Monday, May 27, 2013

Beaurivage Island and Wanderers Channel

Another boating season is underway, and last weekend we made our first trip of the season out of our marina.  The weather has been fluctuating somewhat, since we're still so early in the season.  There has been a fair amount of rain and cold temperatures, which have kept us sitting at the dock.  But the long weekend was shaping up to have some great weather, so it was time to head out.

Last summer was our first in the area, and we were somewhat limited in our free time, so we only able to explore a few areas fairly close to Kingston.  But in that time, we did find some favourite anchorages within a short distance.  One of those is Beaurivage.

Beaurivage is one of the first members of the Thousand Island chain that we hit from Kingston.  We are very fortunate to be sitting at the start of the Thousand Islands, an incredibly scenic area of the lake, right where Lake Ontario empties in the St Lawrence.  It only takes us about three hours to reach this anchorage.

On Saturday, we were lucky to be joined by three friends from Ottawa.  We started the day by meeting them in Gananoque, where they left their car.  We drove out to meet them, brought them back to Kingston, and set out mid-morning.  Unfortunately, the wind wasn't cooperating.  In fact, it was non-existant.  So the trip was a motor trip instead of a sail, but even when we are forced to burn some fuel, this is still a great trip.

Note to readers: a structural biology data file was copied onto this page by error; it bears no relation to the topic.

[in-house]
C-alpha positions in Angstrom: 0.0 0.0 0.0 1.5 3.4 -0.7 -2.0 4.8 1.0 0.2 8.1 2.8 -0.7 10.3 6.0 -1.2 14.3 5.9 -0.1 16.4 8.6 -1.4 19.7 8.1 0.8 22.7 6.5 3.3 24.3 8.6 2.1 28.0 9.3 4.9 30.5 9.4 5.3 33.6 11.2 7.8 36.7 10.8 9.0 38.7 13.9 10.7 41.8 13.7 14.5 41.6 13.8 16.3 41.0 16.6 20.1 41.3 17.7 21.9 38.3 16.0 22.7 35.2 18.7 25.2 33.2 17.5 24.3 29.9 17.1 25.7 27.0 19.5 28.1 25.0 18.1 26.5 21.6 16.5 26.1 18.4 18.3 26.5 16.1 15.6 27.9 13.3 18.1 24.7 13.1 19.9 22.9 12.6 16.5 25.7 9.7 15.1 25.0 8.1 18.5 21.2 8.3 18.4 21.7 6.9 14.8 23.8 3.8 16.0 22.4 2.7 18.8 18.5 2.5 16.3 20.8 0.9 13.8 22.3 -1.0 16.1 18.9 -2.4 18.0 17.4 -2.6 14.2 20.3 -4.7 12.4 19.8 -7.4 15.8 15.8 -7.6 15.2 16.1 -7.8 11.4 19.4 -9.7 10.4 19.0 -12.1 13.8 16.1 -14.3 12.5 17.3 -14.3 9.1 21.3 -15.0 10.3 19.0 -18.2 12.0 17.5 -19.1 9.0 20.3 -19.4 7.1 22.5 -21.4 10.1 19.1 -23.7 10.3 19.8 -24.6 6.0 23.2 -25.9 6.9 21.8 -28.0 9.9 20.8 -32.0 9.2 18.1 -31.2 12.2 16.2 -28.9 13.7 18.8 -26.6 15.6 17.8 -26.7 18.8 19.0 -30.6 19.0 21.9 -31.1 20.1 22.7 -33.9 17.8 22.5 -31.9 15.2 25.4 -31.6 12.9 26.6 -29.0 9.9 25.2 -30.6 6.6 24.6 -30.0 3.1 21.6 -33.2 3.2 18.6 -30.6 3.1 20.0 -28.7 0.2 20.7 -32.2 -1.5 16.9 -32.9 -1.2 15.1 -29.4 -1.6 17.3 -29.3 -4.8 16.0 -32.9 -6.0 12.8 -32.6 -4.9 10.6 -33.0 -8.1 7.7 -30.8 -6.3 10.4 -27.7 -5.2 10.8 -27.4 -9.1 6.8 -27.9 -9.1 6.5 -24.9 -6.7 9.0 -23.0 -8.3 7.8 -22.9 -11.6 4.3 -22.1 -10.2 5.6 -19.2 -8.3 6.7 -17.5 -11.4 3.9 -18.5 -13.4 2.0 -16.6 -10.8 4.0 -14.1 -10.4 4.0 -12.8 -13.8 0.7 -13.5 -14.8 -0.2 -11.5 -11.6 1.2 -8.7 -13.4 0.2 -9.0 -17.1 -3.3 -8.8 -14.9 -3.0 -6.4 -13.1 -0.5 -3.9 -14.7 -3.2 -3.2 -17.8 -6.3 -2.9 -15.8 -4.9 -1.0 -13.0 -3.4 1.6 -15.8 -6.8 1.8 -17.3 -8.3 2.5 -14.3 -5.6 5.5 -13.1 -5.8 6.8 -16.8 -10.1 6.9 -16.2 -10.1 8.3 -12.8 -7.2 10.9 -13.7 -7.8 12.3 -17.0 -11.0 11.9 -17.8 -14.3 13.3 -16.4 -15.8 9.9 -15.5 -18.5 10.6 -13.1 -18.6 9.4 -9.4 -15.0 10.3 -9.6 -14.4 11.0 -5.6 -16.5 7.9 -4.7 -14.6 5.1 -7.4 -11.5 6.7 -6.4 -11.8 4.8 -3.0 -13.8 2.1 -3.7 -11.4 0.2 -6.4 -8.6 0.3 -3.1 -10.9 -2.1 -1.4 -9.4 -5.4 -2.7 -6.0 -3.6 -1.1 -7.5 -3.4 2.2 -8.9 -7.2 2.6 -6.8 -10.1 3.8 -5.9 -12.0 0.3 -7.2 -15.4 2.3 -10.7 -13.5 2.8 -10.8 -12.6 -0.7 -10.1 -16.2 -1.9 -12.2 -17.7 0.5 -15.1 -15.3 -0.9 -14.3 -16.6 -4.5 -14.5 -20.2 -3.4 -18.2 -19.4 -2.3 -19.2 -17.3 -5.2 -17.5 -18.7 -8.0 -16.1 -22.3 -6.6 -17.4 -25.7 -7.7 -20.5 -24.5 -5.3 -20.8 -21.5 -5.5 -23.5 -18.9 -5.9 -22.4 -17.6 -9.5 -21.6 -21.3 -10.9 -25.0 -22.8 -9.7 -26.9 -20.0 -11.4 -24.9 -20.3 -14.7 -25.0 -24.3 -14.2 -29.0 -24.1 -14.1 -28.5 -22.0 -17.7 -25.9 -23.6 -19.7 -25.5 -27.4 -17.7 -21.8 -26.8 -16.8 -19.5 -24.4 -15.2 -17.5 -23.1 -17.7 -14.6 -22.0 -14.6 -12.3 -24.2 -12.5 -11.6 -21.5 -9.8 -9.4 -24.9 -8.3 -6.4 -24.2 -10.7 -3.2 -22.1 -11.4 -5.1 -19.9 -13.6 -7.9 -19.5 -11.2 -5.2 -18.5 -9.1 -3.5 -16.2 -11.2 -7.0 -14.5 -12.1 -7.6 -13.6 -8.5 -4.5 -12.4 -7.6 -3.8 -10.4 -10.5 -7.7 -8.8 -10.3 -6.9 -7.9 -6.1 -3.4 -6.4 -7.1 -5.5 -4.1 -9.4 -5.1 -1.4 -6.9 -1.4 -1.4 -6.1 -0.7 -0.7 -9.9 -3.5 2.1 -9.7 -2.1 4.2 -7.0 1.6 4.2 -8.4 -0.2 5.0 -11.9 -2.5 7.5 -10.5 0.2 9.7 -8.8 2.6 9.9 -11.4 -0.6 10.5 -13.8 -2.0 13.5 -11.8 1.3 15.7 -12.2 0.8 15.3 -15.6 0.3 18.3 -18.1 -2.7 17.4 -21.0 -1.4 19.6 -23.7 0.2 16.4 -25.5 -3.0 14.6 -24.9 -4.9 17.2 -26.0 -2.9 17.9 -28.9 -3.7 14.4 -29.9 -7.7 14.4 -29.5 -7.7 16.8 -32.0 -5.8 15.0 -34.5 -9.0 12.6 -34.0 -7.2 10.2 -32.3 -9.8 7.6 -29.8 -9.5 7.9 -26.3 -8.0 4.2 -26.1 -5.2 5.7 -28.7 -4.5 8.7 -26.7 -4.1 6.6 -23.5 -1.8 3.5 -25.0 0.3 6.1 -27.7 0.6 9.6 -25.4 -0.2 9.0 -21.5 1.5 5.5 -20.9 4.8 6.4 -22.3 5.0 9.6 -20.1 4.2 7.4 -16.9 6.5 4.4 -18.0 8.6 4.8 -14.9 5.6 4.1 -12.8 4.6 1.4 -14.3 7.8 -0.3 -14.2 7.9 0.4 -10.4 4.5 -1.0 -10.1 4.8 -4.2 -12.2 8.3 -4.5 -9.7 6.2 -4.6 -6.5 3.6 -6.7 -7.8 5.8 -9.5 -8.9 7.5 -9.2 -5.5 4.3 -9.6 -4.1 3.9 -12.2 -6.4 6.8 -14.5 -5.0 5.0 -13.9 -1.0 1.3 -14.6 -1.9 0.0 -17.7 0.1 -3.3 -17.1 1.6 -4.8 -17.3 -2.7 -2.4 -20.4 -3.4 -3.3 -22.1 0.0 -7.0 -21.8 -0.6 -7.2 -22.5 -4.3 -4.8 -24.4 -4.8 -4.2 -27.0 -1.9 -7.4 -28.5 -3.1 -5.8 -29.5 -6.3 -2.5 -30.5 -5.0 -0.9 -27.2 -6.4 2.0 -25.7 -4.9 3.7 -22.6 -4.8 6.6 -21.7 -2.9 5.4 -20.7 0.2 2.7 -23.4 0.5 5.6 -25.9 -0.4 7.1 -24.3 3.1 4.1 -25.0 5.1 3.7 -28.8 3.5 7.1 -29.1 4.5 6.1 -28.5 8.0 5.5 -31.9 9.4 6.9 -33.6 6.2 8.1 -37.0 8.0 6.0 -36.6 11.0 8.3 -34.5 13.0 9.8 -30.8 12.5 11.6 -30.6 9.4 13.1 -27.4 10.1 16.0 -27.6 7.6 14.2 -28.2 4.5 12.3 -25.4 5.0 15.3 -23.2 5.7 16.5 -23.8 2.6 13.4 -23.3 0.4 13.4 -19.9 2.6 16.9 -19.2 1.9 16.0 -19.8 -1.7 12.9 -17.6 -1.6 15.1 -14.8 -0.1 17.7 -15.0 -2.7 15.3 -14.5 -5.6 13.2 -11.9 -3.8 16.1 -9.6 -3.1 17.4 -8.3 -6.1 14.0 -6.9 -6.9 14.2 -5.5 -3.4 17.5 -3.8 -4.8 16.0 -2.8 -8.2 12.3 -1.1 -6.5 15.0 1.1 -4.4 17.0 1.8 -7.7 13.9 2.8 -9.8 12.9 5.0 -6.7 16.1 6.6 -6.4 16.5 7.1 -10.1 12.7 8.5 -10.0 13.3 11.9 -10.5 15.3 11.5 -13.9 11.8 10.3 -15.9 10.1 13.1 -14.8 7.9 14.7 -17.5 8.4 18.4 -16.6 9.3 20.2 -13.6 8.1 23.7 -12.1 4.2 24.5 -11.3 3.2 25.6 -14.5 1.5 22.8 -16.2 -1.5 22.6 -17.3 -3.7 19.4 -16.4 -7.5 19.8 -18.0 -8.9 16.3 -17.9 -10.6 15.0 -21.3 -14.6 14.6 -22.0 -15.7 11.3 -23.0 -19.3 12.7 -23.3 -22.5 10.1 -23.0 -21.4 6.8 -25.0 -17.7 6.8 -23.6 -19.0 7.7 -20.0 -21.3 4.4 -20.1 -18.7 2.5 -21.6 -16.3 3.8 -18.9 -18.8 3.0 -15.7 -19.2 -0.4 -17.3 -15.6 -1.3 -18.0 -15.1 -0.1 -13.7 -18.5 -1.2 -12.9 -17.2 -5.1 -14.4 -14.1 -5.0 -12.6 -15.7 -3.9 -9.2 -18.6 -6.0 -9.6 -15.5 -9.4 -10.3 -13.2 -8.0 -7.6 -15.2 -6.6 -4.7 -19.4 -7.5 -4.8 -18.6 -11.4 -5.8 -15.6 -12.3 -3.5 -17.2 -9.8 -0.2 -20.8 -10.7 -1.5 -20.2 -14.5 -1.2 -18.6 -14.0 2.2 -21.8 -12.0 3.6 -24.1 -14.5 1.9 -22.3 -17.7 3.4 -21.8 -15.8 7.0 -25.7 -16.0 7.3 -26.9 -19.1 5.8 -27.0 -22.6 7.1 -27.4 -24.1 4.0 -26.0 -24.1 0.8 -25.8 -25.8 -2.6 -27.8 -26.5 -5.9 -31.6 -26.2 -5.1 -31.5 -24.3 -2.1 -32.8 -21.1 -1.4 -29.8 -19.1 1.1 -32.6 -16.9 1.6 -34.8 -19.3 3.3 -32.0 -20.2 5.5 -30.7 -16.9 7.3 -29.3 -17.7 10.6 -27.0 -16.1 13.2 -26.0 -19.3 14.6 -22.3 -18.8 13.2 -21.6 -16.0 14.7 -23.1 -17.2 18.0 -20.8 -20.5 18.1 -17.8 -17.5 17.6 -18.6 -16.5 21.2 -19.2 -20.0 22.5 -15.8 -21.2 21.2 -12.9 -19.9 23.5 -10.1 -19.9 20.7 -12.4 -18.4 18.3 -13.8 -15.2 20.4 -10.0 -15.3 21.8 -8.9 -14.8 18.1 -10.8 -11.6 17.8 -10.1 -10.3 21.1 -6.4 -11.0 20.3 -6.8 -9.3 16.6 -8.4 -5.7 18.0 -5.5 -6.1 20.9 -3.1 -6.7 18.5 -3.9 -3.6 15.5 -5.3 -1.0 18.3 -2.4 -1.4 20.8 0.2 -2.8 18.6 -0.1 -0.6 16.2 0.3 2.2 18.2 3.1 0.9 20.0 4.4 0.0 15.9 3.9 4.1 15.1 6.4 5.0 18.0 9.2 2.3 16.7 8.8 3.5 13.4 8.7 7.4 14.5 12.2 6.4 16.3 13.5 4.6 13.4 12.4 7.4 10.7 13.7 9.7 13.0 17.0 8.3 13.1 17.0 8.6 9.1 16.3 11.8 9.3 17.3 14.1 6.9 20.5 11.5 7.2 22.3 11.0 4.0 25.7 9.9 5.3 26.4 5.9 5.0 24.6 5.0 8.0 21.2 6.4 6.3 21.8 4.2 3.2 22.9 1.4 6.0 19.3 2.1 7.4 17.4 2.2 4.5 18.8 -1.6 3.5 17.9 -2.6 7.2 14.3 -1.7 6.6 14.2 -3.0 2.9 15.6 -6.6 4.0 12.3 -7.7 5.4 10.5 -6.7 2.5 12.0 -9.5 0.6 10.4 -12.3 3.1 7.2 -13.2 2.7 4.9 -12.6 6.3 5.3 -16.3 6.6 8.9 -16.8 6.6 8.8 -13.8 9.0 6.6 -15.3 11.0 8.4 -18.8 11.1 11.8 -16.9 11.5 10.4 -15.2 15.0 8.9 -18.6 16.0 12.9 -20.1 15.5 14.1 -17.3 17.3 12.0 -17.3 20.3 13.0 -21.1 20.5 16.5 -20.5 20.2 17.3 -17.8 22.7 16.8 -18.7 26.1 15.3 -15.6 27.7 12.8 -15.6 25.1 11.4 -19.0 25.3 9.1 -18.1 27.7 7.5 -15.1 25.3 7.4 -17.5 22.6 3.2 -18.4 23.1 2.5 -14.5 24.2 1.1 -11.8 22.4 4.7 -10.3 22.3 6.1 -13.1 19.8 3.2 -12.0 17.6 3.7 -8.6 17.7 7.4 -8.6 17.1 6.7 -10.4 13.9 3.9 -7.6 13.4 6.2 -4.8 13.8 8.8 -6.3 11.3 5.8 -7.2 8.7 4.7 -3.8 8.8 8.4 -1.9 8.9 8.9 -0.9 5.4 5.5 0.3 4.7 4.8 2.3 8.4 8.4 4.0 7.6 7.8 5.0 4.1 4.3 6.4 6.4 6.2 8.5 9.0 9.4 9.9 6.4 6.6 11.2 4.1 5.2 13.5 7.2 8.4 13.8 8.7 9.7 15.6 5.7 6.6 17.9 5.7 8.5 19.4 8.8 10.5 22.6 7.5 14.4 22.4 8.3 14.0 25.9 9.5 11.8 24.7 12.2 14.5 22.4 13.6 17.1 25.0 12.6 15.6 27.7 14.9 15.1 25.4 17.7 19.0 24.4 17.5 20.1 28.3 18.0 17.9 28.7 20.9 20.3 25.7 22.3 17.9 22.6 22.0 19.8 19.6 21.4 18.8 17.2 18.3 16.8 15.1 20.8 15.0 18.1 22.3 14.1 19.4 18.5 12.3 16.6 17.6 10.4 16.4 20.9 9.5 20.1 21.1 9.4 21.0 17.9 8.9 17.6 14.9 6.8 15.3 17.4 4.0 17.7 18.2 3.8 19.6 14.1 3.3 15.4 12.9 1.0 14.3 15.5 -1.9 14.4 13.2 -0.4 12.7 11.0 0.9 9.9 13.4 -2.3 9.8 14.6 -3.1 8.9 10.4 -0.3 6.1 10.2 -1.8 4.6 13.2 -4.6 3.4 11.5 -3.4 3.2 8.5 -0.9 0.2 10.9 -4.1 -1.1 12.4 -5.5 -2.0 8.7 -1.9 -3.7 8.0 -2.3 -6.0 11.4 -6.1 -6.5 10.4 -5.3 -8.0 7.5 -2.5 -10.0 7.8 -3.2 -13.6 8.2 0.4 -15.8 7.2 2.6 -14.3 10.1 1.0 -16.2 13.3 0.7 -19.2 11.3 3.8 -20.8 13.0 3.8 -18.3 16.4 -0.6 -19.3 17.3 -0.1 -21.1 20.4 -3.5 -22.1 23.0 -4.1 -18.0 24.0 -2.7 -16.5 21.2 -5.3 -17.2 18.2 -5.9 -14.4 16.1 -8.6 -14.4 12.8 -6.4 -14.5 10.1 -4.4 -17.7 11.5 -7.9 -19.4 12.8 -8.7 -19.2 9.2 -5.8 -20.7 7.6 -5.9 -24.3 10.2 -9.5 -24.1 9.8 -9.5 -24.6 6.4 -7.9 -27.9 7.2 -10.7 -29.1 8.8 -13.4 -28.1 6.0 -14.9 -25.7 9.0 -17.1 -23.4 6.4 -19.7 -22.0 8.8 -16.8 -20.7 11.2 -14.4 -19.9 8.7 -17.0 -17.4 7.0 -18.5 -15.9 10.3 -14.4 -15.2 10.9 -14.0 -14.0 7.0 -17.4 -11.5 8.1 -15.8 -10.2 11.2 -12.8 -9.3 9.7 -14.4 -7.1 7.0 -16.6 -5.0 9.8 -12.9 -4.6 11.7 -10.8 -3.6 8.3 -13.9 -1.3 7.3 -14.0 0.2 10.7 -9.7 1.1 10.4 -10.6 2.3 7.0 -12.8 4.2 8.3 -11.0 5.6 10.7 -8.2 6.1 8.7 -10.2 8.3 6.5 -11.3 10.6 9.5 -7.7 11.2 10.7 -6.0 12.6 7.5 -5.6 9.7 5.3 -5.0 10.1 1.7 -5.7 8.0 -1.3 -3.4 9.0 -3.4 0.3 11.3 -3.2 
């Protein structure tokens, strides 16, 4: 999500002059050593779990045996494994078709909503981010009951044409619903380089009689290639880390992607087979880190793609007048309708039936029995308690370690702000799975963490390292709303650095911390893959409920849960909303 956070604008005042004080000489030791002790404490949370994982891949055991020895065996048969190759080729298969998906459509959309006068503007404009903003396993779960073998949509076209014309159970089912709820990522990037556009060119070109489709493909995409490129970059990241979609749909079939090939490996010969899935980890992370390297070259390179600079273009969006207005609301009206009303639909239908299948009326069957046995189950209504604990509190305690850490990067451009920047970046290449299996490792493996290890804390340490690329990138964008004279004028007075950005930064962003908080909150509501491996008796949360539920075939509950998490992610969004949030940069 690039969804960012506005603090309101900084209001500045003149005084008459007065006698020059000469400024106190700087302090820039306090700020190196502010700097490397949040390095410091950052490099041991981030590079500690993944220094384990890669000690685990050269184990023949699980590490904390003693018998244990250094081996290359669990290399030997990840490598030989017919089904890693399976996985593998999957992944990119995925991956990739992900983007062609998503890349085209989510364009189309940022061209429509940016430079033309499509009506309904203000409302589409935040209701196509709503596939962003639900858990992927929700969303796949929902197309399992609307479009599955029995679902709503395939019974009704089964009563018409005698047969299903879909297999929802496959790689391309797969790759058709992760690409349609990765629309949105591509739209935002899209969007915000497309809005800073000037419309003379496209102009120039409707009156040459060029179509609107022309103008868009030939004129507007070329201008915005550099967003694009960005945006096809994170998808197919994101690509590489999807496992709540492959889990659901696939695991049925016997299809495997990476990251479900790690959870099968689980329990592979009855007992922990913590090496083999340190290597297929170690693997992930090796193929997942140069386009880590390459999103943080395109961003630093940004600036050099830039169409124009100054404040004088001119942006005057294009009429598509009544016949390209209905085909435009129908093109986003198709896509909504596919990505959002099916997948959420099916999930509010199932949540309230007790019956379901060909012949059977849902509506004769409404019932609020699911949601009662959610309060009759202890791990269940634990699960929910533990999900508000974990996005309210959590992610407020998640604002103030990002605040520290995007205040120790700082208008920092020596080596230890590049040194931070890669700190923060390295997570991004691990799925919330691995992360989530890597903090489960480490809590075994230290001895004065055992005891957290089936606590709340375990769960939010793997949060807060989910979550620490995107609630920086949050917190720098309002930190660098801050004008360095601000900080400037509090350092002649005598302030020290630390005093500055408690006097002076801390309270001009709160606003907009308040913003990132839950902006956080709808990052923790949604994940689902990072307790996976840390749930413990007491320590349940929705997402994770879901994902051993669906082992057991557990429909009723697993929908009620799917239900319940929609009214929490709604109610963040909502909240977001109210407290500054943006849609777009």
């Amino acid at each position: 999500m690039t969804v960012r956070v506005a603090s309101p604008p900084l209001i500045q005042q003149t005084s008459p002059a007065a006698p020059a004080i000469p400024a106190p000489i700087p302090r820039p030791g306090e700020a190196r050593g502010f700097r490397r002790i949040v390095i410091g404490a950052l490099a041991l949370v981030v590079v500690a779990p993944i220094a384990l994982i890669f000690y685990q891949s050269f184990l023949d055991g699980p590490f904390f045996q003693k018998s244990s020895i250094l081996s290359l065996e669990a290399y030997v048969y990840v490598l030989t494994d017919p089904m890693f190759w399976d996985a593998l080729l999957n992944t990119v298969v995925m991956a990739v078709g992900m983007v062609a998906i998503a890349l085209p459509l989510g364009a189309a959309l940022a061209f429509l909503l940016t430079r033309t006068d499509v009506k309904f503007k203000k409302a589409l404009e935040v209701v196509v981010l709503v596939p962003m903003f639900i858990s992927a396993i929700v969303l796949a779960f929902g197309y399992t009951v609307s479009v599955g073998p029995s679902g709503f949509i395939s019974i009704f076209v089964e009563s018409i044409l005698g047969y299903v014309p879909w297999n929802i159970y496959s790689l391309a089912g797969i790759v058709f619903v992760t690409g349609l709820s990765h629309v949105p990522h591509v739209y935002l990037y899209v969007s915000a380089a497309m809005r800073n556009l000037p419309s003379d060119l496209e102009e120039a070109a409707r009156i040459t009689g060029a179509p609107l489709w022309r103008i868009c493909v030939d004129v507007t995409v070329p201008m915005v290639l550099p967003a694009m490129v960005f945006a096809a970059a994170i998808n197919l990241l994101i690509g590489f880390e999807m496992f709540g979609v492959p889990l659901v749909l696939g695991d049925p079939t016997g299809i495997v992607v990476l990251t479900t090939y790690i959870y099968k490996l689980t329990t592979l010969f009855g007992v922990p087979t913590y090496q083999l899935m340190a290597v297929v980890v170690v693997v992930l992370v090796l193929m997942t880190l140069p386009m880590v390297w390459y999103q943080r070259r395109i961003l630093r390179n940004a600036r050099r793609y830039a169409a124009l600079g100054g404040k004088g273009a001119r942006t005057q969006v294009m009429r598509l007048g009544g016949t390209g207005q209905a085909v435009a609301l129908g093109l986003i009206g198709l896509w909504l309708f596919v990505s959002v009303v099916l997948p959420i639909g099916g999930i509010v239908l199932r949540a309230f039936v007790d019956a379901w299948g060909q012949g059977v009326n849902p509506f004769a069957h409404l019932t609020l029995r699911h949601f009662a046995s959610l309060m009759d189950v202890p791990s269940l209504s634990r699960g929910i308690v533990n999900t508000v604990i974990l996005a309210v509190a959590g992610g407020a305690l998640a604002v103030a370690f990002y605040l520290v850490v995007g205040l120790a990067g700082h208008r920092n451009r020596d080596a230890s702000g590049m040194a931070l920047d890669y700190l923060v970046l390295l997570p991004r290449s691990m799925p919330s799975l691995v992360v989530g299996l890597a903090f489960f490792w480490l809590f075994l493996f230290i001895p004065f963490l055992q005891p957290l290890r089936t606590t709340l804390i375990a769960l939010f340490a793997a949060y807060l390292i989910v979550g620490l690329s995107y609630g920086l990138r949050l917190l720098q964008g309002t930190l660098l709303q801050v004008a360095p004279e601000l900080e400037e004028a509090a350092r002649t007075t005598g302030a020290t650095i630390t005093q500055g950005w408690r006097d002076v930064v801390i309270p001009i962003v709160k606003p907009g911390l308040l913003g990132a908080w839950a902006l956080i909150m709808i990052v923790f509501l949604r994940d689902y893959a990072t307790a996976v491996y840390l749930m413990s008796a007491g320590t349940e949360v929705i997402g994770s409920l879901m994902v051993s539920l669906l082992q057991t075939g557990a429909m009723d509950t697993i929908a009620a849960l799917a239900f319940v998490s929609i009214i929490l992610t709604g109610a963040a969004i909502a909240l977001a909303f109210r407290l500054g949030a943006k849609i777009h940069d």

From our berth in Collins Bay, we passed by the city of Kingston, and pulled into Deadman's Bay, under the cannons of Fort Henry.  We anchored for a couple of hours for lunch, then continued on. 

The Bateau Channel runs between the mainland and Howe Island.  Passing between the land masses is more scenic than the main channel, with only small boats using this passage.  At the end of Howe Island, suddenly you are in the midst of the small islands of the Thousand Island, with the first little taste of why this is such a popular cruising ground.  Beaurivage Island is right in front of you when you come out of this channel, with the anchorage around the back side of the Island.

But before anchoring, first we continued on the Gananoque to drop off our friends, so we took the Wanderers Channel.  This picks its way between many of the small islands in the area.  When we first arrived here, we stuck to the larger channels, until we realized that even the large tour boats were passing through this area.

We've made this passage quite a few times now, but the first few times were quite uncomfortable.  In places, you're passing midway between the islands, with about a boat length on each side.  You can see the rocky ledges coming off the shore of the Islands, but by sticking to the middle of the channel, there is plenty of depth.  Very different from Prince Edward Island, where every land mass has a protruding sand bar, and it's almost impossible to get anywhere close to shore.

On the other hand, running aground in PEI is a soft landing.  Here, it is solid rock.

This area really gives a great taste of the Thousand Islands.  The islands here are fairly small, no more than a few hundred feet in length.  Most of the islands are home to cottages.  These cottages are, almost without exception, quite nice.  On some of the smaller islands, it seems the cottage covers the entire available space.